North Dakota marker is reminder of historic roadHAYNES, N.D. (AP) — History is sometimes subtle. Fieldstone rubble marks where a house once stood, or wind whistles through a schoolhouse boarded up when the children disappeared.
HAYNES, N.D. (AP) — History is sometimes subtle. Fieldstone rubble marks where a house once stood, or wind whistles through a schoolhouse boarded up when the children disappeared.
In Haynes, history not only stands oddly upright, it's painted in garish curb-stop yellow.
This strange obelisk evokes a “What in the heck is that?” reaction, standing so casually as it does under a grove of cottonwood trees smack dab in the center of the mostly empty town. On close inspection, the thick oil paint swabbed on decades ago looks like a living thing, perhaps a lichen of a color never before seen in nature.
Haynes, for those who've not been there, is a tiny dot on the North Dakota map. It's located about seven miles east of Hettinger and enough south to make it kissing kin to South Dakota.
The obelisk marks a time when humble Haynes had bragging rights. It was where the nation's first cross-country trail for automobiles entered the state on its torturous journey from coast to coast.
The trail dates back to about 1912, or so, when “Flivvers,” or “Tin Lizzies” were newfangled contraptions, frightening horses and women and causing suspender-wearing, plow-share iconoclasts to swear they'd never have one.
The Yellowstone Trail, entering at Haynes and exiting North Dakota west of Marmarth, was conceived by South Dakota businessmen to provide an east-west route to the coasts and especially to the fabled geyser country of Yellowstone National Park, established in 1872.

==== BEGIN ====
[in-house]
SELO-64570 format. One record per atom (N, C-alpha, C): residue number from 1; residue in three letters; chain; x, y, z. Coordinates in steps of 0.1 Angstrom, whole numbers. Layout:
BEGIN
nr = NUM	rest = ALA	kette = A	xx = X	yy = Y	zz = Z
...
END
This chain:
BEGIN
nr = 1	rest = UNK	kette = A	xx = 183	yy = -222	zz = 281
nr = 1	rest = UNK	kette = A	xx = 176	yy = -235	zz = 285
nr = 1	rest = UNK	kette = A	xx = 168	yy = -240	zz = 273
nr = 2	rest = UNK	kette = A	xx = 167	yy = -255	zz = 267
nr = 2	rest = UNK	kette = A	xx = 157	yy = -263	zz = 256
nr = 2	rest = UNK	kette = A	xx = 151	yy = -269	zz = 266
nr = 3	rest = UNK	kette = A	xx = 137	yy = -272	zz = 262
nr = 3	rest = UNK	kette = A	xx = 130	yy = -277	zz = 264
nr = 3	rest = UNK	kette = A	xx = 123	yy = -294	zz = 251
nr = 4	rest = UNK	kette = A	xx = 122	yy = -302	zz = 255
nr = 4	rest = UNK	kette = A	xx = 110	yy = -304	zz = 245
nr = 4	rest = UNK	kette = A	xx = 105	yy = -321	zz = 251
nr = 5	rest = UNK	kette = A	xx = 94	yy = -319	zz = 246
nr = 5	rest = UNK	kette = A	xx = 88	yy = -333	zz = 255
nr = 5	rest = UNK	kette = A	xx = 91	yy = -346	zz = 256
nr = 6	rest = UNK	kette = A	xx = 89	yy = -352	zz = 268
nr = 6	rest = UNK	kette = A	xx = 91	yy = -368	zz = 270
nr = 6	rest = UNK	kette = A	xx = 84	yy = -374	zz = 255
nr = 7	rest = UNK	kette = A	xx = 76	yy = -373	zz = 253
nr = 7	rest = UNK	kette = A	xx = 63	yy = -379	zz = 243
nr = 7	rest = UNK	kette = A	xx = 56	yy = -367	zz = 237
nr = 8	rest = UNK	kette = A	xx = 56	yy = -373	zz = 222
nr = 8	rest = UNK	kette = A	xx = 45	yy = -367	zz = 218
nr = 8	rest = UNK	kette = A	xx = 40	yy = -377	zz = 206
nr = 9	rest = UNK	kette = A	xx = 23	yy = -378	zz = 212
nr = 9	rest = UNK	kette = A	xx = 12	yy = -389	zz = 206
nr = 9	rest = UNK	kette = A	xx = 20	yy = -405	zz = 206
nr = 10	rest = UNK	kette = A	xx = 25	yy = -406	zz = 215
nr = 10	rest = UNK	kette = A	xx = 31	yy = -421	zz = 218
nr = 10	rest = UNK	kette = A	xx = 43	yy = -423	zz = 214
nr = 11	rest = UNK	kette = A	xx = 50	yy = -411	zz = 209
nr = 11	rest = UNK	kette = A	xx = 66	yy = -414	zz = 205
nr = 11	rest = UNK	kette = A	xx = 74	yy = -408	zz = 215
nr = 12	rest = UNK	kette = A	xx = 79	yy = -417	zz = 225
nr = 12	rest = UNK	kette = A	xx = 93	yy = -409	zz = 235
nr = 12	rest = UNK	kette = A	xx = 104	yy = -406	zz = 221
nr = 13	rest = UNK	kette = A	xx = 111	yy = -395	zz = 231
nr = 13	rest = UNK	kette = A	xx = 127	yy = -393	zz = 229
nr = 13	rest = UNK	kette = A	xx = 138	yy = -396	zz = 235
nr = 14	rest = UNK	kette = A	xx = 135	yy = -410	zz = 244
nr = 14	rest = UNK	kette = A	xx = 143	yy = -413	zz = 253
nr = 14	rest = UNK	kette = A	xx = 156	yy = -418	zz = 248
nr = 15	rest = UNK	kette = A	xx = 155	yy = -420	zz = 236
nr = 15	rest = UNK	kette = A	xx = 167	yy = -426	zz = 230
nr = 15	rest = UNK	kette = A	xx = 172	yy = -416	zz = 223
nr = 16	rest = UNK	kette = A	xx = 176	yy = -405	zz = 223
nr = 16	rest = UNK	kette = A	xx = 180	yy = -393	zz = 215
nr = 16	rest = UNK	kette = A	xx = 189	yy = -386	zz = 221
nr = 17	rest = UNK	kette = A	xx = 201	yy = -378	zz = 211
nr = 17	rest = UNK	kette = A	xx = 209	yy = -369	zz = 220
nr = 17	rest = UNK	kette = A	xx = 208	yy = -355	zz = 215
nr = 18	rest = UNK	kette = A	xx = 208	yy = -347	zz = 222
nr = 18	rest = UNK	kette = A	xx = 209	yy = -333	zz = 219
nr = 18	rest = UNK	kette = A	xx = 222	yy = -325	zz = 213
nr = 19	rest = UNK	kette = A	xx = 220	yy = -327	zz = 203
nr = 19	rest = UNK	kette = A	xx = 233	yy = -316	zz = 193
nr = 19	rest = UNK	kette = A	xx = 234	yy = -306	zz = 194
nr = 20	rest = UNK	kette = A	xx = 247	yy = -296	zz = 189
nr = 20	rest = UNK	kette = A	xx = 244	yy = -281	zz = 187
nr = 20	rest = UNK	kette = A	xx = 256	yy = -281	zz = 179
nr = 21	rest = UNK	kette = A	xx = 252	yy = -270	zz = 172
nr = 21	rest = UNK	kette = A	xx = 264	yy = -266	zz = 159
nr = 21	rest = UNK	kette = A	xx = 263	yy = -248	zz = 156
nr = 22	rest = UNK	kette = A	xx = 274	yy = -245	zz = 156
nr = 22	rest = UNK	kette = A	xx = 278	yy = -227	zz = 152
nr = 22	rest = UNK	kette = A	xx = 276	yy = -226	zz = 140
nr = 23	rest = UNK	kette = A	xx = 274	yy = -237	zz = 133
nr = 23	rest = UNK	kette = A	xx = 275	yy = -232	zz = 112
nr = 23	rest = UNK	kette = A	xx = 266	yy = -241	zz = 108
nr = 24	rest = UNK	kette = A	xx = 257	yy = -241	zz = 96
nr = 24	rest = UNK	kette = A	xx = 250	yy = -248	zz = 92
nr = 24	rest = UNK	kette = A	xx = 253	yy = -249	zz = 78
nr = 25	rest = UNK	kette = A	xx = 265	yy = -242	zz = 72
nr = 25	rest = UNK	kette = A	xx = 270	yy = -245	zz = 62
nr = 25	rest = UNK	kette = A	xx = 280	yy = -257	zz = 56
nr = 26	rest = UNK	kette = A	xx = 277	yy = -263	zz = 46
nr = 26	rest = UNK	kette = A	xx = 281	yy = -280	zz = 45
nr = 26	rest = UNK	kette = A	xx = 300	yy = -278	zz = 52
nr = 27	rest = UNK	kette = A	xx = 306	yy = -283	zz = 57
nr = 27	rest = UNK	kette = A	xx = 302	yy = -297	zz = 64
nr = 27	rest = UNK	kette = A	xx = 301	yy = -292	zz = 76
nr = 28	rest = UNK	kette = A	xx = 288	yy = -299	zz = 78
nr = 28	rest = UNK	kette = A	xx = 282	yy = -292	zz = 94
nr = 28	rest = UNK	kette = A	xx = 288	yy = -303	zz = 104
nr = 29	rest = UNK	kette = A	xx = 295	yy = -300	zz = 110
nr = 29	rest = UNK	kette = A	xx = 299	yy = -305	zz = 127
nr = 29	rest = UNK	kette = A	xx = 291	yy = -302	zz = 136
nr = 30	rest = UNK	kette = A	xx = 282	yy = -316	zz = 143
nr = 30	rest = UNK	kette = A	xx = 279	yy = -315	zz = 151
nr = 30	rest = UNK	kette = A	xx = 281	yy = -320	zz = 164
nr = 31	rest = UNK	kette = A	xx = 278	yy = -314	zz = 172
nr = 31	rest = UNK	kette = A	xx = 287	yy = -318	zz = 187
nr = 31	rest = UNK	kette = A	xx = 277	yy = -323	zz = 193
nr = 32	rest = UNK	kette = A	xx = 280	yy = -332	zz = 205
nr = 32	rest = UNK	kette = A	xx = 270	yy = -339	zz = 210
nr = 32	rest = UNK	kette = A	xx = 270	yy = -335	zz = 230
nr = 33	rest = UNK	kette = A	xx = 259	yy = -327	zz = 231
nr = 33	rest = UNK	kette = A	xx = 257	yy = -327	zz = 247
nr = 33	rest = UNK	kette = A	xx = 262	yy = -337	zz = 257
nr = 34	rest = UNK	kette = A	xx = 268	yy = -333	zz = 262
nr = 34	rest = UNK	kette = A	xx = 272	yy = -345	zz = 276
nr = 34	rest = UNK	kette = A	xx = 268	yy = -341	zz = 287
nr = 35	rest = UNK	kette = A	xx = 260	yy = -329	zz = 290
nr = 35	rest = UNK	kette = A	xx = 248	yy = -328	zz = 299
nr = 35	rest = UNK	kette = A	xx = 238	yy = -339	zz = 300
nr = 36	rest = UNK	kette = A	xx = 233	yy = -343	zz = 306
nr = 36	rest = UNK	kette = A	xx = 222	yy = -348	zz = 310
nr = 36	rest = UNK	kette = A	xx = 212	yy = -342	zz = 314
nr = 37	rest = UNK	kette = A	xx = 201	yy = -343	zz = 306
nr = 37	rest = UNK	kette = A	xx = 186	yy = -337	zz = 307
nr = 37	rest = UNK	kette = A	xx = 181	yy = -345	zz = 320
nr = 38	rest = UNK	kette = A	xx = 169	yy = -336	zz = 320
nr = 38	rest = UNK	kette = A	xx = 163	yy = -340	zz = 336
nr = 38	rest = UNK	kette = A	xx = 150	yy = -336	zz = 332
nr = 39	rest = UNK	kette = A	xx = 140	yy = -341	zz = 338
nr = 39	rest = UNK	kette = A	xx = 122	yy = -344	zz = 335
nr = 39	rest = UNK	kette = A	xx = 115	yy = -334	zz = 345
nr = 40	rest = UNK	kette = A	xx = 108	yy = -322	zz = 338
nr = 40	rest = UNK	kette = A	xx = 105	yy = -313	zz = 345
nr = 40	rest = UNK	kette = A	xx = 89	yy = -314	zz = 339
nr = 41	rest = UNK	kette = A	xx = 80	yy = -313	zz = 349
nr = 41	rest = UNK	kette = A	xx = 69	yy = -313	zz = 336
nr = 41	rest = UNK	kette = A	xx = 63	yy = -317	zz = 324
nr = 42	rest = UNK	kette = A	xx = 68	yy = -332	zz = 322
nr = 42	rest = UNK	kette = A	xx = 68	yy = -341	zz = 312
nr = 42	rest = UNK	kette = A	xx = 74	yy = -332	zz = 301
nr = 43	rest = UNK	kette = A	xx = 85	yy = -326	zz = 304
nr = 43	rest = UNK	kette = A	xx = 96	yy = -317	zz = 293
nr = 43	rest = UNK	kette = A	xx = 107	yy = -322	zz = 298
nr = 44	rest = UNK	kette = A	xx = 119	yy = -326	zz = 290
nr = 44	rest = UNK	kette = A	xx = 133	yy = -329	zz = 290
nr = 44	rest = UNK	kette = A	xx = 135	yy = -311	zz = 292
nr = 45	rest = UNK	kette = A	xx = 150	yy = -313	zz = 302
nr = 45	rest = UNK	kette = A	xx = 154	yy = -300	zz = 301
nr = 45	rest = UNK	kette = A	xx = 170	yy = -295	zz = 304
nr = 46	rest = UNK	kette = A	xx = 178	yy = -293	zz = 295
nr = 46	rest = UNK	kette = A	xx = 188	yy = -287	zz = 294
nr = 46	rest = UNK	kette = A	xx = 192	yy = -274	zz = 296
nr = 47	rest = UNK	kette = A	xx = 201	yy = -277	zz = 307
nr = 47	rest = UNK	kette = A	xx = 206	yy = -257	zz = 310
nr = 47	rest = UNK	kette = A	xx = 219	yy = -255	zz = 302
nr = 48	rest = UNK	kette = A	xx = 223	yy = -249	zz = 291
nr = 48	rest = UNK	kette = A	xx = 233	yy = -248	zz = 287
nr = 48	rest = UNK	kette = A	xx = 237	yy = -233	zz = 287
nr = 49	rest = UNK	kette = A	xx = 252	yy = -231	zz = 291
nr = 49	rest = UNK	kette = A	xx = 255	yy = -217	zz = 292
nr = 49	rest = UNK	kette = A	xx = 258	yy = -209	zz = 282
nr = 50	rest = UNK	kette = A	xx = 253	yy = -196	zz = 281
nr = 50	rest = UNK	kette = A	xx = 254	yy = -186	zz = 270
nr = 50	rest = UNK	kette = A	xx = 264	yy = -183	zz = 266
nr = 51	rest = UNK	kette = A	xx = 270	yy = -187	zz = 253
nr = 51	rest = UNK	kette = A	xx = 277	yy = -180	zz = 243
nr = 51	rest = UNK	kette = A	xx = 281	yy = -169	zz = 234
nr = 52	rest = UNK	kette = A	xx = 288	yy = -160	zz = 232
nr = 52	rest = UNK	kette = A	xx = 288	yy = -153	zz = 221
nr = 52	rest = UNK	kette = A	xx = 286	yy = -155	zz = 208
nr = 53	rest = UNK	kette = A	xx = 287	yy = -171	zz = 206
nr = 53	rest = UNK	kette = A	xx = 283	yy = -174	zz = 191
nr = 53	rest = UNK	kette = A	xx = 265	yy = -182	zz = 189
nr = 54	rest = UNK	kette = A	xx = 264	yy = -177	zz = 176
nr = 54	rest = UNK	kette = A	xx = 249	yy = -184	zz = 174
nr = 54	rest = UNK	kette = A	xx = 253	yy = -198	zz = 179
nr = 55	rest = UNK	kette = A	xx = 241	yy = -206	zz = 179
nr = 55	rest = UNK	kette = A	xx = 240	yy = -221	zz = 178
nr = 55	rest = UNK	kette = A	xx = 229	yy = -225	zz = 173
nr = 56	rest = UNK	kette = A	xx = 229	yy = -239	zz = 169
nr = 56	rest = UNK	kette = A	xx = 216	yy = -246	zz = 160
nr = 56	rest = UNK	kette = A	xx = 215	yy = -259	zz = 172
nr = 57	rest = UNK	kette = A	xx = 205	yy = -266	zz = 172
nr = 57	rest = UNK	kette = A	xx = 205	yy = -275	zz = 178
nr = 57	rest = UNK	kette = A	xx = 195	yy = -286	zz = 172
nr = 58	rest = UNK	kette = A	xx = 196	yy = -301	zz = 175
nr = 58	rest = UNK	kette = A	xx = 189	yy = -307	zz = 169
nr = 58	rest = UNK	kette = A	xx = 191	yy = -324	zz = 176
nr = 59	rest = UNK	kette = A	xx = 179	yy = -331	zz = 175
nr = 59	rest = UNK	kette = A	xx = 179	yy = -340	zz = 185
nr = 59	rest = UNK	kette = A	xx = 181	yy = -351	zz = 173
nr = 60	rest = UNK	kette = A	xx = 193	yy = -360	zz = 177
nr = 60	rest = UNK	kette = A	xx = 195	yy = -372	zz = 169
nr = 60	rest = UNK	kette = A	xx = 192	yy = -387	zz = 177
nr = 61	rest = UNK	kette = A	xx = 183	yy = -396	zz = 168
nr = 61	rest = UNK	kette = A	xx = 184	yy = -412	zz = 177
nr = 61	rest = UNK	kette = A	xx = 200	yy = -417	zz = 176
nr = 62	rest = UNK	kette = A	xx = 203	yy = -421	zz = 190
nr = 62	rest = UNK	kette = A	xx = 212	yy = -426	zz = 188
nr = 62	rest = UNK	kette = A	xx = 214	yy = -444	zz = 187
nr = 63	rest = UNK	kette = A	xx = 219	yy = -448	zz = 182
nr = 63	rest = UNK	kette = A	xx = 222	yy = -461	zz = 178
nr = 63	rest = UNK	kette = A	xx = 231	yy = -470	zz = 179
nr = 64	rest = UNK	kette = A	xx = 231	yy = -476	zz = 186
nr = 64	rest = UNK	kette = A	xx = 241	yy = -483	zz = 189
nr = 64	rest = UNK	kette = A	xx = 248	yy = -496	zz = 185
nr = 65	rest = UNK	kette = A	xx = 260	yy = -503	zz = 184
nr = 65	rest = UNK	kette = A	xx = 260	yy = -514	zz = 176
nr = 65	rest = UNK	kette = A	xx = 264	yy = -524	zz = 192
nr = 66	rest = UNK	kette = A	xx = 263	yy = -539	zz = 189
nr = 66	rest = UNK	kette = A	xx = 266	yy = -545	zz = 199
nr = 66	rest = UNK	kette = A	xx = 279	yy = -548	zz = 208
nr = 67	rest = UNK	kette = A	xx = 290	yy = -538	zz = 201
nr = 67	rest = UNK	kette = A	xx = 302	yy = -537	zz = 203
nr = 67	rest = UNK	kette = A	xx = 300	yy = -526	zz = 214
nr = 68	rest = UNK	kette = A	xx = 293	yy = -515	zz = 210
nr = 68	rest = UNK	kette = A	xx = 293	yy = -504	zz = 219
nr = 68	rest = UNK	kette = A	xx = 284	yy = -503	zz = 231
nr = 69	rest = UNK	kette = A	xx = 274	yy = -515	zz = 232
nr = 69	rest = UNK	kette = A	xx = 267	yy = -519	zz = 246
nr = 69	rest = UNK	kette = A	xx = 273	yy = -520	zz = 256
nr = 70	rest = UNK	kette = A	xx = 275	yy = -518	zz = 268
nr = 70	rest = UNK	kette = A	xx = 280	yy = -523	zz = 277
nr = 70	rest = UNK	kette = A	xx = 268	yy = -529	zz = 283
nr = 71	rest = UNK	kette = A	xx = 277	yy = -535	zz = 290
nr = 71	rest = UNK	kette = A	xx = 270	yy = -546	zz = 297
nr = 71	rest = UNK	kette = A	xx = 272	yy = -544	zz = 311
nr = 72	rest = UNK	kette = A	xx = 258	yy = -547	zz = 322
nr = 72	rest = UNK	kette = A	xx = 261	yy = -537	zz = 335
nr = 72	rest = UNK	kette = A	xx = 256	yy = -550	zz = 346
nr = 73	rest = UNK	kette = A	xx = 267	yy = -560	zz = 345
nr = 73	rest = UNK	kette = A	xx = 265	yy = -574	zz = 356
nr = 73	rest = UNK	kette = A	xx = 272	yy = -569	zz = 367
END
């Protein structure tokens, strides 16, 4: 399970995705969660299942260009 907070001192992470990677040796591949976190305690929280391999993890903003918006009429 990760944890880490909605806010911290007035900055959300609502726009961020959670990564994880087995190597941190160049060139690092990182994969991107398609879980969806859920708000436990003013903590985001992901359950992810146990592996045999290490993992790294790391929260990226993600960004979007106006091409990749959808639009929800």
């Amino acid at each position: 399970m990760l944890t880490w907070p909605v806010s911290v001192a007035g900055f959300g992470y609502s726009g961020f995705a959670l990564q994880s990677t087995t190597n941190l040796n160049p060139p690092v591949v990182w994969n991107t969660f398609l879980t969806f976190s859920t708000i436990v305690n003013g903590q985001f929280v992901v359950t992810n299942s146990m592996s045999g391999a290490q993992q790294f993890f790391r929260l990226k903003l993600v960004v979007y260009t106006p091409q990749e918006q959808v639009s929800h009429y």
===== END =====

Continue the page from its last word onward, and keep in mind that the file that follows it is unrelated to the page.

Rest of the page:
Chapters of the Yellowstone Trail Association were formed by forward-thinking town and country boosters who wanted to welcome these new auto tourists. They held work days, building the trail along public section lines. They cleared rocks and trees, graded a surface and put in culverts to drain rain and snow.
The old trail maps show sharp 90-degree corners, marked by signs, yellow bands on utility poles, or stone monuments like the one in Haynes. Those sharp corners have long since gentled into the curves on Highway 12 through the area.
Hettinger area historian Francie Berg says she knows of only two other stone monuments along the Yellowstone Trail's 103-mile course in North Dakota.
Both are in Hettinger; one on the corner of Main Street near the Chamber of Commerce office, where a gasoline filling station once was, and another further west in Hettinger near the C&N Cafe. Neither is yellow anymore, she said.
She said the old-timers told of taking teams of horses and wagons out to the buttes in search of rounded pieces of sandstone that had dislodged from horizontal formations.
Stood upright, daubed with yellow paint back then, these three stone monuments have endured nearly 100 years now.
The Dakota Buttes Museum in Hettinger has an exhibit that tells the trail's story and its members plan to place interpretive signs at the stone monuments. “More and more people are following the trail. We want to help them find the monuments,” Berg said.
State Historical Society reference specialist Greg Wysk grew up near the trail, in nearby Lemmon, S.D., and says folks around “grew up knowing about it.”
He wrote a college paper on a Yellowstone Trail bridge across the Missouri River at Mobridge, S.D., that proved to be much too low after the Oahe Dam was built.
“It was really the first named highway across the United States,” Wysk said. “From Chicago west, it was very well known.”
Wysk suspects other old trail markers ended up in farmers’ yards, were vandalized, or were moved off section lines in later years when people no longer knew their significance.
Federal Highway Act(s) of 1916 and 1921, a system for numbering highways dating to 1925 and the Depression all contributed to the end of the Yellowstone Trail and the association, which folded in 1930.
It is somewhat ironic that the muddy ruts of the Yellowstone Trail, winding through prairies, across creeks and streams, were perfect terrain for the gas-guzzling, 4x4 SUV with hydraulic suspension and six-ply tires that might pull up to those old monuments today.
For those who have trouble even imagining that first, long-ago road, an odd looking obelisk in Haynes still stands to tell the story.